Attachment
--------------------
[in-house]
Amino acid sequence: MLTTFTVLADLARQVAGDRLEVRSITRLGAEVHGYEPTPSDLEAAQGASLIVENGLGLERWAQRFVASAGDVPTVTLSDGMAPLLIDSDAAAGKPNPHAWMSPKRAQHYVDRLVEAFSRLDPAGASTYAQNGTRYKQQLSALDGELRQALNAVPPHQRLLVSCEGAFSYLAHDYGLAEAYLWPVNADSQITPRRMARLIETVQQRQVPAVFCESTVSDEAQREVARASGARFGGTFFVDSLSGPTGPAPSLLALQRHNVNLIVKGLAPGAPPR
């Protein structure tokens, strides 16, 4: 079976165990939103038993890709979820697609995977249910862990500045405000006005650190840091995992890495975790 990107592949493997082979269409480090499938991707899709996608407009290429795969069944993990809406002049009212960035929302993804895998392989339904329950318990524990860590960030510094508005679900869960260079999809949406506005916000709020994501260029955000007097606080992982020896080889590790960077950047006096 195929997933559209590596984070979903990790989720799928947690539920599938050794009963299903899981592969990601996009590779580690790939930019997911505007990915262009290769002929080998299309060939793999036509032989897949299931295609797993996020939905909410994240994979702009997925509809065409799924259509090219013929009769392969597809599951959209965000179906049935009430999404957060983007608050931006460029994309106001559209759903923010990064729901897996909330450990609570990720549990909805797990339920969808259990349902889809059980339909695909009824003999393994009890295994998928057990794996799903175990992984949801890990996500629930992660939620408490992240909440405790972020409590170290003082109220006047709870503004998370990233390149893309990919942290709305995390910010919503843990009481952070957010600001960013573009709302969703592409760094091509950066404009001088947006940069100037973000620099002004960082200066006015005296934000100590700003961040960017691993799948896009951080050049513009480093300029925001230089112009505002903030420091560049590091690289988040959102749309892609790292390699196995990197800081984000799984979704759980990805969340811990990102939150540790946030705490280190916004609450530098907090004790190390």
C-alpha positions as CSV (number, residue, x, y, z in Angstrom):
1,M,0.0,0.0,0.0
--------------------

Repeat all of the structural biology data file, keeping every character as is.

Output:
[in-house]
Amino acid sequence: MLTTFTVLADLARQVAGDRLEVRSITRLGAEVHGYEPTPSDLEAAQGASLIVENGLGLERWAQRFVASAGDVPTVTLSDGMAPLLIDSDAAAGKPNPHAWMSPKRAQHYVDRLVEAFSRLDPAGASTYAQNGTRYKQQLSALDGELRQALNAVPPHQRLLVSCEGAFSYLAHDYGLAEAYLWPVNADSQITPRRMARLIETVQQRQVPAVFCESTVSDEAQREVARASGARFGGTFFVDSLSGPTGPAPSLLALQRHNVNLIVKGLAPGAPPR
């Protein structure tokens, strides 16, 4: 079976165990939103038993890709979820697609995977249910862990500045405000006005650190840091995992890495975790 990107592949493997082979269409480090499938991707899709996608407009290429795969069944993990809406002049009212960035929302993804895998392989339904329950318990524990860590960030510094508005679900869960260079999809949406506005916000709020994501260029955000007097606080992982020896080889590790960077950047006096 195929997933559209590596984070979903990790989720799928947690539920599938050794009963299903899981592969990601996009590779580690790939930019997911505007990915262009290769002929080998299309060939793999036509032989897949299931295609797993996020939905909410994240994979702009997925509809065409799924259509090219013929009769392969597809599951959209965000179906049935009430999404957060983007608050931006460029994309106001559209759903923010990064729901897996909330450990609570990720549990909805797990339920969808259990349902889809059980339909695909009824003999393994009890295994998928057990794996799903175990992984949801890990996500629930992660939620408490992240909440405790972020409590170290003082109220006047709870503004998370990233390149893309990919942290709305995390910010919503843990009481952070957010600001960013573009709302969703592409760094091509950066404009001088947006940069100037973000620099002004960082200066006015005296934000100590700003961040960017691993799948896009951080050049513009480093300029925001230089112009505002903030420091560049590091690289988040959102749309892609790292390699196995990197800081984000799984979704759980990805969340811990990102939150540790946030705490280190916004609450530098907090004790190390």
C-alpha positions as CSV (number, residue, x, y, z in Angstrom):
1,M,0.0,0.0,0.0